ePortfolio Natalie Altamirano

Myths and Assumptions

Myth #1: Communication and Language are the same thing..

Communication contains two individuals, minimum. The sender as well as the receiver or the decoder. This basic form is accessible to all living things. Nonetheless, it is the most basic form of understanding and therefore, delivers the most limited understanding. However, Language contains a system of arbitrary symbols that is part of a conventional way of communication. It allows for the most understanding and is found in higher order animals (such as humans).

Myth #2: Spoken languages are verbal while signed languages are non-verbal.

Verbal implies that the meaning is delivered with words whereas non-verbal implies that the meaning is delivered without the use of words. If we look at these specific definition we know clarify that signed languages are in fact words. Therefore they are expressing their meanings with words making it a verbal language. Nonetheless, the stress and facial expressions that accompany both, spoken and signed languages, are identified as non-verbal.

Myth #3: People who sign do "the hand thing"

In this specific myth, "the hand thing" is referring to gestures. However, gestures are very far from a signed language. Gestures hold no true word meaning rather they are movements used to express concrete idea. All individuals can do gestures. However, sign language has grammatical rules and a structure. All individuals can not do sign language due to needing training and education in the practice of it.

Myth #4: Spoken and signed language are processed in the brain differently.

Both types of languages are used in the same area of the brain. Both utilize the Wernicke's region for receptive language and the Boca's region for productive language.

Sensitive Period of Language Acquisition

The sensitive period can be known as the time when it is critical for children to acquire language. Because hearing children are constantly exposed to language when around family and friends, deaf individuals are already at a disadvantage. It is said that by the age of 6, hearing children will have mastered the English language. Because of this, between the ages of 0-6 it is critical for deaf children to be given an equal amount of exposure to language in order to keep the playing field fair. Given proper exposure and resources, deaf children can maintain academic balance with their hearing counterparts. Nonetheless, if proper exposure is not given within the first 6 years, language development can be significantly damaged in later years.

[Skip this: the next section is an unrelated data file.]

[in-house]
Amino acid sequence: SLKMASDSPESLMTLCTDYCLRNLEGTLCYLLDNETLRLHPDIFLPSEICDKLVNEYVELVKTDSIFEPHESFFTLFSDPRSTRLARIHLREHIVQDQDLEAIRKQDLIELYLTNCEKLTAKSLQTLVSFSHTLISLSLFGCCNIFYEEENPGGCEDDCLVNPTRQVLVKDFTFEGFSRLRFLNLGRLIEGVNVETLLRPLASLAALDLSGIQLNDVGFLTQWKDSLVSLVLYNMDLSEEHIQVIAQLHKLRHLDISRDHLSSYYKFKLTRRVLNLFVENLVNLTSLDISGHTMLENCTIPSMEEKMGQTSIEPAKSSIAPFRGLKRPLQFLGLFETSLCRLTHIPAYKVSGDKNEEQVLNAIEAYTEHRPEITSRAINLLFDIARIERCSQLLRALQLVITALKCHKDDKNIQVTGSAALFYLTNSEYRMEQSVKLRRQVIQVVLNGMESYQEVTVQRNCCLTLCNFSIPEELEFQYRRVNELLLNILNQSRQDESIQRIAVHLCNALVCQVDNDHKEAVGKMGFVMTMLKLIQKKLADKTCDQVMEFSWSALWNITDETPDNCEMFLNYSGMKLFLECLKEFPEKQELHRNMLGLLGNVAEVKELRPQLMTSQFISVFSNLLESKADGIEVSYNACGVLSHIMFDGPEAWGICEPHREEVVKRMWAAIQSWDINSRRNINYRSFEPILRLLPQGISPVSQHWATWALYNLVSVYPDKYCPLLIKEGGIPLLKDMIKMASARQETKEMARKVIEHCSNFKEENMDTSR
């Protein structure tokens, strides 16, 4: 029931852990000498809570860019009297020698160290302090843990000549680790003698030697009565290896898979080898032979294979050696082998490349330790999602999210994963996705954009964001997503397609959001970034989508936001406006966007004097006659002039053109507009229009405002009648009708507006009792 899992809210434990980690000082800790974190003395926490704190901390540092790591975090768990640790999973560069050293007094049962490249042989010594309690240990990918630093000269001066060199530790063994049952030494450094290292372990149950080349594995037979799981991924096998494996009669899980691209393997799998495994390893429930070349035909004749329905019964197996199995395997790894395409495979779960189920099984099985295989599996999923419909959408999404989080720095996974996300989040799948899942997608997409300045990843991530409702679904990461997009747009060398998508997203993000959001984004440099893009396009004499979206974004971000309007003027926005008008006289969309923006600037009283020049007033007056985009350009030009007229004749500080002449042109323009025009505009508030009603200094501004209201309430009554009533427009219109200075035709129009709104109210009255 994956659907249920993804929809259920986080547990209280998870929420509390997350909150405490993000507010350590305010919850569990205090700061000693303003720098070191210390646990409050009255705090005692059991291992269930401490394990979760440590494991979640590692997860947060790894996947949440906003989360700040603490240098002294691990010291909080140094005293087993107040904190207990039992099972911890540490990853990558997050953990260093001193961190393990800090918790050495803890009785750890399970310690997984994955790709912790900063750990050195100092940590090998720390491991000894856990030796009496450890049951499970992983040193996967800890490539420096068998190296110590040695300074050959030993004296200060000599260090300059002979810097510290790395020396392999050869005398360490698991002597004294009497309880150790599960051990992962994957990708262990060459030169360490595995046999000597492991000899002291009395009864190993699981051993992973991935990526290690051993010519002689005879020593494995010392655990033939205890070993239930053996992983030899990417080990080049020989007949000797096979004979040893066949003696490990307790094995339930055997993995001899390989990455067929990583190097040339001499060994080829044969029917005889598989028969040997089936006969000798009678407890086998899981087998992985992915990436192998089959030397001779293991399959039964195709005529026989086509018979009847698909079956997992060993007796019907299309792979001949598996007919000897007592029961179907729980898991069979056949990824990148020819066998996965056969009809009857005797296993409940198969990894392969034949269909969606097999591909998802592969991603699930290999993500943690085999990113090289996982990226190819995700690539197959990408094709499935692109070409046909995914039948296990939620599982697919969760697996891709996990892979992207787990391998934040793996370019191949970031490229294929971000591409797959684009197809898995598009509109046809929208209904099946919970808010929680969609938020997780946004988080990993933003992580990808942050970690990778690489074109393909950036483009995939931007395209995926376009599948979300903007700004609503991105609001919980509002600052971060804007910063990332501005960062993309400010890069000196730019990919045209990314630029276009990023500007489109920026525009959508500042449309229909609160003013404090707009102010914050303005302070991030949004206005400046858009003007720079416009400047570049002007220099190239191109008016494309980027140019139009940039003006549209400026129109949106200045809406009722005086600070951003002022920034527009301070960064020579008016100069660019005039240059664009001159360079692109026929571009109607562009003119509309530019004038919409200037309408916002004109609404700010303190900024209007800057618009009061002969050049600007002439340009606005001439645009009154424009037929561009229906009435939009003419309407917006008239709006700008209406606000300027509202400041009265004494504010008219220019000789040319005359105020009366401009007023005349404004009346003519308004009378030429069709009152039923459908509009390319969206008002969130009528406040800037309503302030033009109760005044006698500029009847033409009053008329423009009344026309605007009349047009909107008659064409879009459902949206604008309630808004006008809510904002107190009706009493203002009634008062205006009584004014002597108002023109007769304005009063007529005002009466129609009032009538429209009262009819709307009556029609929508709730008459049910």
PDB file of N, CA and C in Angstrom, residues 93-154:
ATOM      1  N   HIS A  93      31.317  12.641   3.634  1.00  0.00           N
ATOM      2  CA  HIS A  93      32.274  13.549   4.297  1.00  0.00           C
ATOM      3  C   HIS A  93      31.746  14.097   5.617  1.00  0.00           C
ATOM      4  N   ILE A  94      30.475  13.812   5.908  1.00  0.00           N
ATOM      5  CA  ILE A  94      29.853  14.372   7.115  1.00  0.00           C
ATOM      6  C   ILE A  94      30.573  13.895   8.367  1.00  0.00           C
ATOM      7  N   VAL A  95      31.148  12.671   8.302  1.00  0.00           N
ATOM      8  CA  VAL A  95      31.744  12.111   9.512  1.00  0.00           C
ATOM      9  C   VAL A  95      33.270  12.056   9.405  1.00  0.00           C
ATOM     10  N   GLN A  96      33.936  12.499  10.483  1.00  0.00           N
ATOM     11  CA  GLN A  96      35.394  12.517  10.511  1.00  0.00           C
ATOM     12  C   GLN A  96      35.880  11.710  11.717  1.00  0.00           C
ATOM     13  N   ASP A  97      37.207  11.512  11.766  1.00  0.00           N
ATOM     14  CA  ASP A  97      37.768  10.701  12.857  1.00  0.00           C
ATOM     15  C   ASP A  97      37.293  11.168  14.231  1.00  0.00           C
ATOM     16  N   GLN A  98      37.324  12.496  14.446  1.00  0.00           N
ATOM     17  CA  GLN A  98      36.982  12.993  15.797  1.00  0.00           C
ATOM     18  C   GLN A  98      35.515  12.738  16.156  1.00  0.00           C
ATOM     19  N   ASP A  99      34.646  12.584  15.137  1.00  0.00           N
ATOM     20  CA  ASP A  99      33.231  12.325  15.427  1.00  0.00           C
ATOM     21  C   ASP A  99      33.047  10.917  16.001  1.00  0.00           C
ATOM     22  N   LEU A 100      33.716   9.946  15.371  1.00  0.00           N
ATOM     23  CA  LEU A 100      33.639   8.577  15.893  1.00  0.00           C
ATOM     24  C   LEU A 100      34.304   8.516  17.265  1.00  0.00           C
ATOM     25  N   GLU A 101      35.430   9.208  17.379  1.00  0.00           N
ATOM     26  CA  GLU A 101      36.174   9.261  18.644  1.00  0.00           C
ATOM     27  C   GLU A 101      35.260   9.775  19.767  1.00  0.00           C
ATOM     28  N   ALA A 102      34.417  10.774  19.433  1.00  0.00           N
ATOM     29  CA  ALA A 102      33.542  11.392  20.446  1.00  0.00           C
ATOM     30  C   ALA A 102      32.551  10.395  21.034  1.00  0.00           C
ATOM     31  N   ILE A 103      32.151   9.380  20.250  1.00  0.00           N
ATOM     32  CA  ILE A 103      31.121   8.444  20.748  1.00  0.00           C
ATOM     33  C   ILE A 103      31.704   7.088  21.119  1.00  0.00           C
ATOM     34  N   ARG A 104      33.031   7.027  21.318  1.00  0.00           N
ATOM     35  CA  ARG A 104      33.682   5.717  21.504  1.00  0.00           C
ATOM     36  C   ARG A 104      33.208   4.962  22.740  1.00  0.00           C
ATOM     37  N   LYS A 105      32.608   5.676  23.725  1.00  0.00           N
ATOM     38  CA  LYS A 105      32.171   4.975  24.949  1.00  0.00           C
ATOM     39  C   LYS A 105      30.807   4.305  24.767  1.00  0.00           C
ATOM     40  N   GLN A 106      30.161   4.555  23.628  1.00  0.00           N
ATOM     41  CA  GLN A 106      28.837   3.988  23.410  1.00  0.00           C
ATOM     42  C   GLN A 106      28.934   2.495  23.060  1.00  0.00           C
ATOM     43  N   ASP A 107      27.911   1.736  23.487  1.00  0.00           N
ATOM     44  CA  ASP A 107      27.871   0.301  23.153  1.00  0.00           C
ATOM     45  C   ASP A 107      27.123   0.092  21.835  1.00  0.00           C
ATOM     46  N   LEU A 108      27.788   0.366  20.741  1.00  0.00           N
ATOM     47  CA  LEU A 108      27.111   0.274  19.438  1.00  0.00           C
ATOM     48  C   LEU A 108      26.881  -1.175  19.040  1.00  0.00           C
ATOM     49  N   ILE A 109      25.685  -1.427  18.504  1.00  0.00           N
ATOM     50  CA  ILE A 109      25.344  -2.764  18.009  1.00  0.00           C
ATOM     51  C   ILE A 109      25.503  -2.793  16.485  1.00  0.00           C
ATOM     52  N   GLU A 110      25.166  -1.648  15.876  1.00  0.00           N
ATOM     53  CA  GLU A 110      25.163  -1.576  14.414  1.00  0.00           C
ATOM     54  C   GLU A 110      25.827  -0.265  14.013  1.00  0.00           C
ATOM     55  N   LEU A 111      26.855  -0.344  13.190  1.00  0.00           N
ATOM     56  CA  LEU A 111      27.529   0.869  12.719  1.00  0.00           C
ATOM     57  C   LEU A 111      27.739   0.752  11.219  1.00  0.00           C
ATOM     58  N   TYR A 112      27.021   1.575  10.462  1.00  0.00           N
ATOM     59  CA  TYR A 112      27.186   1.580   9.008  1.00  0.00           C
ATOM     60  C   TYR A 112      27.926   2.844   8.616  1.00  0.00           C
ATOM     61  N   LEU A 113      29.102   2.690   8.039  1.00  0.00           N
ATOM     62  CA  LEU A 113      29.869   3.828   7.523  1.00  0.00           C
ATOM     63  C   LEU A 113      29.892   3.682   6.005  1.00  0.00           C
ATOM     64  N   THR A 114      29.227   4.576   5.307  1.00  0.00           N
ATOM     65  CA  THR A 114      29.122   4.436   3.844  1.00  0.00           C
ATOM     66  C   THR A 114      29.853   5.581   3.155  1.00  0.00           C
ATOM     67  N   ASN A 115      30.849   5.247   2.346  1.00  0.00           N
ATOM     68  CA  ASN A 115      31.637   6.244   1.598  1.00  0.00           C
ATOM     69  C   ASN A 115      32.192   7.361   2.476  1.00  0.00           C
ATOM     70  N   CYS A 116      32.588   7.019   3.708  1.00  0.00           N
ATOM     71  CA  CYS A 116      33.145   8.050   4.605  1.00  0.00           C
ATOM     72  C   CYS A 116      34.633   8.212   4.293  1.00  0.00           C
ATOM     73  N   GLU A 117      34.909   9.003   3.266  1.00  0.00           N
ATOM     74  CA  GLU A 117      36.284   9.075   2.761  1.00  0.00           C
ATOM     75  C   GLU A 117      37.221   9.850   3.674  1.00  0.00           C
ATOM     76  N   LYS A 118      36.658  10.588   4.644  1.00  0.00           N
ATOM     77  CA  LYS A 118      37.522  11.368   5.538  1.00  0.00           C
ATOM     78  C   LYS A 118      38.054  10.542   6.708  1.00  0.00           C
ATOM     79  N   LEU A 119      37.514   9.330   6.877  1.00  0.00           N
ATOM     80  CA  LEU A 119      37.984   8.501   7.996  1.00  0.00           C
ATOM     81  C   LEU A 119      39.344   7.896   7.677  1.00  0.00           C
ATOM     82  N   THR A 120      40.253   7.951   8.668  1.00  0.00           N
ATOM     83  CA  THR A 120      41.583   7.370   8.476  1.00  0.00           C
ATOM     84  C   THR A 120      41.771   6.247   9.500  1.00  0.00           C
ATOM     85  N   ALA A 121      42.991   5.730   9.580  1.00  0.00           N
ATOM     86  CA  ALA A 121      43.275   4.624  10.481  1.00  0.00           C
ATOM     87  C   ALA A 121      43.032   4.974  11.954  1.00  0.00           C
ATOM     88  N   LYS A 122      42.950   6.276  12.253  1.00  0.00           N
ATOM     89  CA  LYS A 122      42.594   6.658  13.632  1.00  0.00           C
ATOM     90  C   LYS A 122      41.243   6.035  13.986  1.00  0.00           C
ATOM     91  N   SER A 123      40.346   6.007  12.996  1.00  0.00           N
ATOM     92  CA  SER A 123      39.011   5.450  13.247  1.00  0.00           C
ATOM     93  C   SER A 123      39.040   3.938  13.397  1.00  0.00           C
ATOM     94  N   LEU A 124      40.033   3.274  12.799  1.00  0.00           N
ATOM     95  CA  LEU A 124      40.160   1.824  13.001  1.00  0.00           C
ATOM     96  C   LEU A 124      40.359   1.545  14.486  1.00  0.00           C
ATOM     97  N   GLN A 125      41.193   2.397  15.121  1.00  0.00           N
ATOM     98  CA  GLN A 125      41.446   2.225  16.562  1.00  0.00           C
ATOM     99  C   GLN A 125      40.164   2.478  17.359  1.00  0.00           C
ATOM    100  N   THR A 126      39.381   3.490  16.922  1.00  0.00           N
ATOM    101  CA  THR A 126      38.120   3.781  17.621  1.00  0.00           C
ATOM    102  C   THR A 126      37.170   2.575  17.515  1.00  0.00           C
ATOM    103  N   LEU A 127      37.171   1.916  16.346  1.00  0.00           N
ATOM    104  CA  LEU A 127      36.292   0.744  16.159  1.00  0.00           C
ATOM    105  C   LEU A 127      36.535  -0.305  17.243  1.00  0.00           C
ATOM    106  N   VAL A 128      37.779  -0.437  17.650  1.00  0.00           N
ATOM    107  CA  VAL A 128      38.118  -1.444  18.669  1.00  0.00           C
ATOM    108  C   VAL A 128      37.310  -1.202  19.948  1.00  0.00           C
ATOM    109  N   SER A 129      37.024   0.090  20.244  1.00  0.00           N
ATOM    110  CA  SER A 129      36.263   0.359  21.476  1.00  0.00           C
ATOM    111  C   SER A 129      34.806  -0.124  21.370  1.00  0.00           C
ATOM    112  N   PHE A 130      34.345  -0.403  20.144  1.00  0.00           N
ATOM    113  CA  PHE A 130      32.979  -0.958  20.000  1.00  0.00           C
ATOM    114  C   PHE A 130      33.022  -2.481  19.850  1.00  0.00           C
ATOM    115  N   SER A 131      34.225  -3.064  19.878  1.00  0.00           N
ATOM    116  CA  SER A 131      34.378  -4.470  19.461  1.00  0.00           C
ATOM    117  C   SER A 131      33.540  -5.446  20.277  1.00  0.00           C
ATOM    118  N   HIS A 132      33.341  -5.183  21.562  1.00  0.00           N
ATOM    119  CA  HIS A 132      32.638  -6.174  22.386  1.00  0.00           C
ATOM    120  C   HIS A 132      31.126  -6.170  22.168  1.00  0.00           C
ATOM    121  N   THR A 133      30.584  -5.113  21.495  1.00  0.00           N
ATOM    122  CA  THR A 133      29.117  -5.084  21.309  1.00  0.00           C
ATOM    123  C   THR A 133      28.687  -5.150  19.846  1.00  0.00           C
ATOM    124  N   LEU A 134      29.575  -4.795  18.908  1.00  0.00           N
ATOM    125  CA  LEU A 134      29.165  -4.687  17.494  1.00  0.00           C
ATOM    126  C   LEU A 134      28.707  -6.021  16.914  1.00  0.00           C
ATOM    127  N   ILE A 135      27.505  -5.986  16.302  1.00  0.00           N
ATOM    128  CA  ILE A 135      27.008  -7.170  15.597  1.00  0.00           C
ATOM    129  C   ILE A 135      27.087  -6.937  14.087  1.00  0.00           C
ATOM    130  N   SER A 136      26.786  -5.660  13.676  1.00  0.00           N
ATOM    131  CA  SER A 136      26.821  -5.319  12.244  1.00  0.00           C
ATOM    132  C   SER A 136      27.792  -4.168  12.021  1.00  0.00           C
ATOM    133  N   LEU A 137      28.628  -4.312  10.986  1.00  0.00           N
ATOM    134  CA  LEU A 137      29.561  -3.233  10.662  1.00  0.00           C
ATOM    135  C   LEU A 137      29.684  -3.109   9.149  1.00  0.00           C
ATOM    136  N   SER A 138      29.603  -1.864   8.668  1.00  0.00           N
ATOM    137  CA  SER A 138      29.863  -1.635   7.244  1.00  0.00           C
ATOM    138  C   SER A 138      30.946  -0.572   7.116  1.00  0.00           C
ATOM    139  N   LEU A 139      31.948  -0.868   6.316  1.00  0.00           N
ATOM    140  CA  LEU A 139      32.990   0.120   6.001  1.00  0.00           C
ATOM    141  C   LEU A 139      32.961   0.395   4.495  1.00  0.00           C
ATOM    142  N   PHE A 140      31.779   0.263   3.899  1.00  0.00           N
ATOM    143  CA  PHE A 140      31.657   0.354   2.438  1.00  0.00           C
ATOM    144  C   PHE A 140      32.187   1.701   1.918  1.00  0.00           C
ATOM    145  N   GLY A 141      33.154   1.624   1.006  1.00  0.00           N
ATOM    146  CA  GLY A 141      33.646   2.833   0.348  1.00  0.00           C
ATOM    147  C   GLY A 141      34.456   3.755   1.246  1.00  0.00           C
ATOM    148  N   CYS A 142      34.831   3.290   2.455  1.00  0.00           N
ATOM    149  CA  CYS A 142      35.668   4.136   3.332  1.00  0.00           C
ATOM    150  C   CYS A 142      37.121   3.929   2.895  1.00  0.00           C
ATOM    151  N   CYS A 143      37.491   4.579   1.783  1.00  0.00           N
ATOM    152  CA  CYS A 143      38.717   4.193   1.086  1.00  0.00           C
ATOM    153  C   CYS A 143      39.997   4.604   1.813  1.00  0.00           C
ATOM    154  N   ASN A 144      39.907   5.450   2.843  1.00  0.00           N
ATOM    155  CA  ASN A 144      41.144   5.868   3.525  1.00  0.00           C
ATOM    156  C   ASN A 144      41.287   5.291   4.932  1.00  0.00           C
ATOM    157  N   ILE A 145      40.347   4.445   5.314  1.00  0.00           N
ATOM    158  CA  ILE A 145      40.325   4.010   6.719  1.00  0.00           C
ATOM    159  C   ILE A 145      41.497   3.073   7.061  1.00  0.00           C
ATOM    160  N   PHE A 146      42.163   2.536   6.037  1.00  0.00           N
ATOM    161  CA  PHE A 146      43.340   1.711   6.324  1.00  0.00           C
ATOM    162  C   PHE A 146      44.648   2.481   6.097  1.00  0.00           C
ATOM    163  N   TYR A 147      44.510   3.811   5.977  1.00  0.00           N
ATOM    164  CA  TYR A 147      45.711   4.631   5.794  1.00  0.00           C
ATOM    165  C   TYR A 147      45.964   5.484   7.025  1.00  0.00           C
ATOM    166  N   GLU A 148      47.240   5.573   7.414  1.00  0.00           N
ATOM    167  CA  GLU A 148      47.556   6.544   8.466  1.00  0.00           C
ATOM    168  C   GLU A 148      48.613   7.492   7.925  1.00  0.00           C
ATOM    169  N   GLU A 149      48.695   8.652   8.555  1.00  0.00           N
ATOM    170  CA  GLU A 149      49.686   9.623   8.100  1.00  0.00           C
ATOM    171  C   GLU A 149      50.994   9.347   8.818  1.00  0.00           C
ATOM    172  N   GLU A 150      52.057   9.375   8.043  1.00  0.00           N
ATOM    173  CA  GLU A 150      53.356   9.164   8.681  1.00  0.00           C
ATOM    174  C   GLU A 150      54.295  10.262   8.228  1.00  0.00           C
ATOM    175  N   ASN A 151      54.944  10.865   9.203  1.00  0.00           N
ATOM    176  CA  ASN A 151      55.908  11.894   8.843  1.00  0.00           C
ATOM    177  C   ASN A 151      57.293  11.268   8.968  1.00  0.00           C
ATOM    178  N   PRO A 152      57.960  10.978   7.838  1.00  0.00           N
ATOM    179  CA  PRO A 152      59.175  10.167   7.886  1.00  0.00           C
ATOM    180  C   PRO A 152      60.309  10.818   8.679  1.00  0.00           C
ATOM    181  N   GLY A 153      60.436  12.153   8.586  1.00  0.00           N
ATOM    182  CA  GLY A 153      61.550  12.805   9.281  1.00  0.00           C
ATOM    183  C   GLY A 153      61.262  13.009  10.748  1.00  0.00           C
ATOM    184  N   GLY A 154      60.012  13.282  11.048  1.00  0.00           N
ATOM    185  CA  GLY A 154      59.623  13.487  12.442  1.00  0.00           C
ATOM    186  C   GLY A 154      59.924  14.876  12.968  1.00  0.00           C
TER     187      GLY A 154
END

Cooing, Babbling, One-Word Stage, Two-Word Stage, Multiple Word Stage

Deaf children and Hearing children, at an early age, continue to have equivalent milestones. In fact, it can be seen from the charts before, that deaf children will hit a milestone first, when they begin producing their first sign at around 9-10 compared to hearing babies where they begin to produce their first word at 11-12 months. However, hearing children begin to even the milestones as soon as 24 months comes around. Regardless, it is typically after 24 months that the delays and differences become increasingly significant. Nonetheless, the two charts below show that milestones between hearing and deaf children have the potential to remain the same if nurtured and cherished.

Hearing Children Milestones
Deaf Children Milestones


Language interactions are crucial for children in order to witness, process, and begin to practice their own personal use of language. Intersubjectivity occurs when there is a clear set up of language that will be perform between two parties. Intersubjectivity requires reciprocal responses and an understanding of the intent of the communication. In order to effectively have intersubjectivity with children, the adult must modify their way of communicating. They can do this with many different ways but the most common, and effective, is simplifying the language. This can be referred to as "mothers". Techniques utilized in motherese with deaf children are using a larger signing space, a slower pace of signing, and a simplified language structure.

Joint Attention

Joint attention is performed when an experienced adult and a novice child will communicate while focusing on the same thing in the environment. When discussing joint attention, there are two components to look at. The first one is simultaneous attention is when both parties are hearing and the action of looking at the object and listening can be performed at the same time. The second component is when one or both parties are deaf and attention is performed sequentially. This means that the parties must first look at the object then turn and face each other to have the discussion. This happens because the deaf party can not look at an object and also look at the hands of the signer when communicating.

Natural Approach